The West Virginia Division of Highways (WVDOH) is responsible for planning, engineering, right-of-ways acquisition, construction, reconstruction, traffic regulation and maintenance of more than 35,000 miles of state roads.
Federal legislation requires all state transportation departments to develop, implement and make public a risk-based Transportation Asset Management Plan (TAMP) which applies to all road surfaces and bridges on the National Highway System (NHS). When it set out to publish its first ever TAMP in 2019, West Virginia had a pavement management system (PMS) which analysed the condition of its roads, but no equivalent system for its bridges. The state has 1,294 bridges and 3,451 miles of roads within the NHS, which would be the focus of the TAMP, but there was also an expectation that more assets would be included in these plans in future years. To help it deliver its plan to a high standard and develop leading-edge asset management practices for the future, WVDOH turned to Mott MacDonald, and its partners The Kercher Group and Deighton.
The existing PMS, the Deighton Infrastructure Management System (dTIMS) which contained around 10 years of historical data of pavement conditions in the state, was enhanced to meet the updated requirements of the TAMP. The project team also created a new Bridge Management System (BMS) which works on similar principles, leveraging physical inspections and calculating condition ratings.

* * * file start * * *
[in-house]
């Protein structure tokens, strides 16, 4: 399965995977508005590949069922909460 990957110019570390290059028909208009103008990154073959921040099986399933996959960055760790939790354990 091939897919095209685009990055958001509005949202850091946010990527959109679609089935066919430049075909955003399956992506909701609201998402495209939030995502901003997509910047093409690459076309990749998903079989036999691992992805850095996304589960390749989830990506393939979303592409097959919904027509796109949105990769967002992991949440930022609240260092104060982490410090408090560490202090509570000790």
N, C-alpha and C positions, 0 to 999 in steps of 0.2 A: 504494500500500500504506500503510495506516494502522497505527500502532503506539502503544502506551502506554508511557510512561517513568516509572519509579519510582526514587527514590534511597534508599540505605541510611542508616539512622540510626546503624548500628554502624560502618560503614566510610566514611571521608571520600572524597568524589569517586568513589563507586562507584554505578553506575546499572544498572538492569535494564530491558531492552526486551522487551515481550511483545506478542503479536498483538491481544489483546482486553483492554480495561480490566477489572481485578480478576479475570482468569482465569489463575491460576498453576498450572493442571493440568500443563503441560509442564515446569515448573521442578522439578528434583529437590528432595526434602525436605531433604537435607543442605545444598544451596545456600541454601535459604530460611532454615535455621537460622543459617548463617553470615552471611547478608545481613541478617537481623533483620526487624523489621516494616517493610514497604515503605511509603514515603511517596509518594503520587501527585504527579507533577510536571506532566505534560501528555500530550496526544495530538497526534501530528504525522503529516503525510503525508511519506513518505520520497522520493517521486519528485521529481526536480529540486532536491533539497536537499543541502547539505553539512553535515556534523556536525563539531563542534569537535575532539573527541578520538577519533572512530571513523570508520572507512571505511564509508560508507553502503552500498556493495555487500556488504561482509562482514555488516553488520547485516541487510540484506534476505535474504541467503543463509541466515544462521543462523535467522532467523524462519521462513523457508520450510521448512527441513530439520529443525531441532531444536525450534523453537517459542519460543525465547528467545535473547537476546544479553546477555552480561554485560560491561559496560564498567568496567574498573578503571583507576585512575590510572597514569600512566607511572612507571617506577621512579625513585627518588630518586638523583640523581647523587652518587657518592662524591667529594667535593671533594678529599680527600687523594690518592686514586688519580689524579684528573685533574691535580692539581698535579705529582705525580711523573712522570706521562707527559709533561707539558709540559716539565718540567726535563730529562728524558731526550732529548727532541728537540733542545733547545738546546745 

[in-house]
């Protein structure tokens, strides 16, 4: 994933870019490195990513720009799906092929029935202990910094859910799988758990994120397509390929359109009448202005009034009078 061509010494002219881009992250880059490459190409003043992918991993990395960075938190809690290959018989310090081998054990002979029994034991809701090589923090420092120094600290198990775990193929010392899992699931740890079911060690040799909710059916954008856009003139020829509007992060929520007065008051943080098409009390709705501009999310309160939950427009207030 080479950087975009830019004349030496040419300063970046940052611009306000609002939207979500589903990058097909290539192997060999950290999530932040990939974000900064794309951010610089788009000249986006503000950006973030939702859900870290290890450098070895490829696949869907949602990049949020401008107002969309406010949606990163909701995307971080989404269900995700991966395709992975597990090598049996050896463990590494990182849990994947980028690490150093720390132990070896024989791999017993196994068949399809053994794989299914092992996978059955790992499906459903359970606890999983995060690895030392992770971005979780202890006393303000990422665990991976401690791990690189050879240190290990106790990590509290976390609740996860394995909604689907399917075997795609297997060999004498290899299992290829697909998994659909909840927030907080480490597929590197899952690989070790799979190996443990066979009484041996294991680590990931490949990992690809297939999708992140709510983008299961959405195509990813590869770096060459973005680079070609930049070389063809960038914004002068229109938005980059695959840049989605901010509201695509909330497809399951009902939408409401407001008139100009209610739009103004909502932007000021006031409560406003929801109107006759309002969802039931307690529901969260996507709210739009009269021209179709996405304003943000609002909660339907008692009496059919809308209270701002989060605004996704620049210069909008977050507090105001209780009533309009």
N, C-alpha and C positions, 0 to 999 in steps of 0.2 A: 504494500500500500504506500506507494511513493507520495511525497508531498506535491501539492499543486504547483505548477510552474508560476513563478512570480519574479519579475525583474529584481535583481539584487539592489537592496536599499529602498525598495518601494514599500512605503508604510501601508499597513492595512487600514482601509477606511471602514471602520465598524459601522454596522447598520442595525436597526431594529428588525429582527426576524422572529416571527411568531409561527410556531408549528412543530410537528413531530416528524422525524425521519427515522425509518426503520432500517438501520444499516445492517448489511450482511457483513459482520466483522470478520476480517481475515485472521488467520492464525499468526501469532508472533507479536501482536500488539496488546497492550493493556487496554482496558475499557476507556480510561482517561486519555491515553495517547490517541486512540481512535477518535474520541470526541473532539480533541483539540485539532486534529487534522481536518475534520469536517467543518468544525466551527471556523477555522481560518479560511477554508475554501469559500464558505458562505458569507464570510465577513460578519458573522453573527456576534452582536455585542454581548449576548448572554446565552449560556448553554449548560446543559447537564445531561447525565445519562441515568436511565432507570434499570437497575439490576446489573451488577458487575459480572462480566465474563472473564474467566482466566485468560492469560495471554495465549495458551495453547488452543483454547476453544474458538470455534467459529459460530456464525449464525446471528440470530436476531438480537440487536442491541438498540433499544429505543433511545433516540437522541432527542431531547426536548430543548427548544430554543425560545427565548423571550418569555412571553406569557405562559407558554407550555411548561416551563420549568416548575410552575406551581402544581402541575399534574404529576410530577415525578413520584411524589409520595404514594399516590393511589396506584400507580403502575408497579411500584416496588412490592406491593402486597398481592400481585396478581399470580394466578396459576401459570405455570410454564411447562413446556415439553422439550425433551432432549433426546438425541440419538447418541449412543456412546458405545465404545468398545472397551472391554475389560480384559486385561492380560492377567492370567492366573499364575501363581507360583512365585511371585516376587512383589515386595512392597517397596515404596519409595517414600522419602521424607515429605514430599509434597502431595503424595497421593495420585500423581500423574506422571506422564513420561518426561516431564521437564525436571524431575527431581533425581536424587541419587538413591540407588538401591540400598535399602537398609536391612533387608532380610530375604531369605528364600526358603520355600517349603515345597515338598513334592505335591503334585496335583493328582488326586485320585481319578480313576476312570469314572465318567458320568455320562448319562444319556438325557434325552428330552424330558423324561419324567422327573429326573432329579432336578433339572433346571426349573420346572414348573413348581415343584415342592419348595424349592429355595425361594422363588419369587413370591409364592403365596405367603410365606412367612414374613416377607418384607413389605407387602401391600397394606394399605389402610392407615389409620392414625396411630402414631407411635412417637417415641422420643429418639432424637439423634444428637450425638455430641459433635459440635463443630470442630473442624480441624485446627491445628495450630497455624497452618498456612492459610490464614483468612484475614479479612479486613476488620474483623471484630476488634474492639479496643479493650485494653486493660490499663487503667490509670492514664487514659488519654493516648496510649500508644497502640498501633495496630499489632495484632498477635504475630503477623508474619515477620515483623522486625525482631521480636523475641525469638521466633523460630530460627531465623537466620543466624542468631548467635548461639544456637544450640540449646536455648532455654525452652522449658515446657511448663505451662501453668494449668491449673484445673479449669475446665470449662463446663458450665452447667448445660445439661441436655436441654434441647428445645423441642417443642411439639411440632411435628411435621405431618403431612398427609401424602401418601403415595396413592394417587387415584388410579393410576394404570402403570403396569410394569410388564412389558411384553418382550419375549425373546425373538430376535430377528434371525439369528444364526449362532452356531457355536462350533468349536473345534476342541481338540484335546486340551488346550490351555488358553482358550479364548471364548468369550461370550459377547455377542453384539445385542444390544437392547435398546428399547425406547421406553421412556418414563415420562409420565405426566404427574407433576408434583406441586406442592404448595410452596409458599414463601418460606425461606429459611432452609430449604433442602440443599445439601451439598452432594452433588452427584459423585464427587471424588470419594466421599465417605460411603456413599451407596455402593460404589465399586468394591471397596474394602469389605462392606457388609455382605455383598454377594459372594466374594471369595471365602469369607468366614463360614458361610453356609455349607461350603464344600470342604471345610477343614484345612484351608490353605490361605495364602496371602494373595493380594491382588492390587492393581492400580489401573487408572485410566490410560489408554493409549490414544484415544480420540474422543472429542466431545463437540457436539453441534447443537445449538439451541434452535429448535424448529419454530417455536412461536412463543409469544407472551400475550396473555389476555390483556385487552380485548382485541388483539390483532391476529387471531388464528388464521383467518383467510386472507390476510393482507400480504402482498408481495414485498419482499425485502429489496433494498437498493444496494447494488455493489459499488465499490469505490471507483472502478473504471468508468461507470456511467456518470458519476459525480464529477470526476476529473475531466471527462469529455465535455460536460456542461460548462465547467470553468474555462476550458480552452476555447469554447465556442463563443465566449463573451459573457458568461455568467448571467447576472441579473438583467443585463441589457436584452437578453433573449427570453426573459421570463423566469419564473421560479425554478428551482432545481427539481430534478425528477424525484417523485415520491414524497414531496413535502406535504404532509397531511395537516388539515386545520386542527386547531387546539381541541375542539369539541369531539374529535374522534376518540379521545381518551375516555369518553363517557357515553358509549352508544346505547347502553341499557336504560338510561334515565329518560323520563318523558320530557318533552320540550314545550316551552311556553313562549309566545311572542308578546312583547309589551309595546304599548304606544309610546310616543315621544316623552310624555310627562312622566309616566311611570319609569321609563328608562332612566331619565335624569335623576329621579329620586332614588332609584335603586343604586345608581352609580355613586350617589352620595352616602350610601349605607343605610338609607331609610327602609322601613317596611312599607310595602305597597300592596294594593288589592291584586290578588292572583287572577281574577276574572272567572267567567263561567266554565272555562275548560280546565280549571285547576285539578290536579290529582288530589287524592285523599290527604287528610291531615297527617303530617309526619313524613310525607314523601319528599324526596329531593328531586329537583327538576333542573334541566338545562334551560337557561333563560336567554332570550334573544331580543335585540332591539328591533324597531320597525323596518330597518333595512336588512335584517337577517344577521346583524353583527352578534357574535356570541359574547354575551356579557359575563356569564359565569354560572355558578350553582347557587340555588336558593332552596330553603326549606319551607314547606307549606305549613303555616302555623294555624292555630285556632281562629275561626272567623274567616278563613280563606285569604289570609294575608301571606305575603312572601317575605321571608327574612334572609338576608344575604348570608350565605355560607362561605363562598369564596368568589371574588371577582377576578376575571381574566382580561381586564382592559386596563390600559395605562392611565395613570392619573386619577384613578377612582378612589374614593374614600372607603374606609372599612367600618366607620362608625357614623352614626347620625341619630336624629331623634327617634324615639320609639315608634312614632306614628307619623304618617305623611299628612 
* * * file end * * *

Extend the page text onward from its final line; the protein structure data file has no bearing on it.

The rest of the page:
In both systems, software was built in that would use historical data to analyse the risk that any road surface or bridge would deteriorate and be rated ‘poor’. The risk analysis is then combined with information about the cost of possible treatments to improve the condition of the bridge or road surface, to allow a prioritised list of interventions to be produced showing which of them will have the greatest impact for the money spent.
The department can use this prioritised list to model the effect of varying its maintenance budget. As there are federal penalties associated with having roads and bridges classified as ‘poor’, it can compare the likely effect of extra spending with the likely penalties if money is not spent, and budget accordingly.
Using the new systems and the analysis they provide, our team was able to develop investment strategies for WVDOH, and make a recommendation for a $50M increase in annual bridge funding above baseline budget forecasts, which was approved by the West Virginia Department of Transportation. The project will enhance decision-making, particularly by informing the contents of the State Transportation Improvement Program (STIP), and the systems and processes used are likely to be applied to more roads and assets in future.
The final TAMP, which included all the components required by federal regulations, was completed on budget, within a compressed time schedule, and received final approval from the FHWA in August 2019. WVDOH is now able to make data-driven decisions to better manage bridges and pavements for years to come.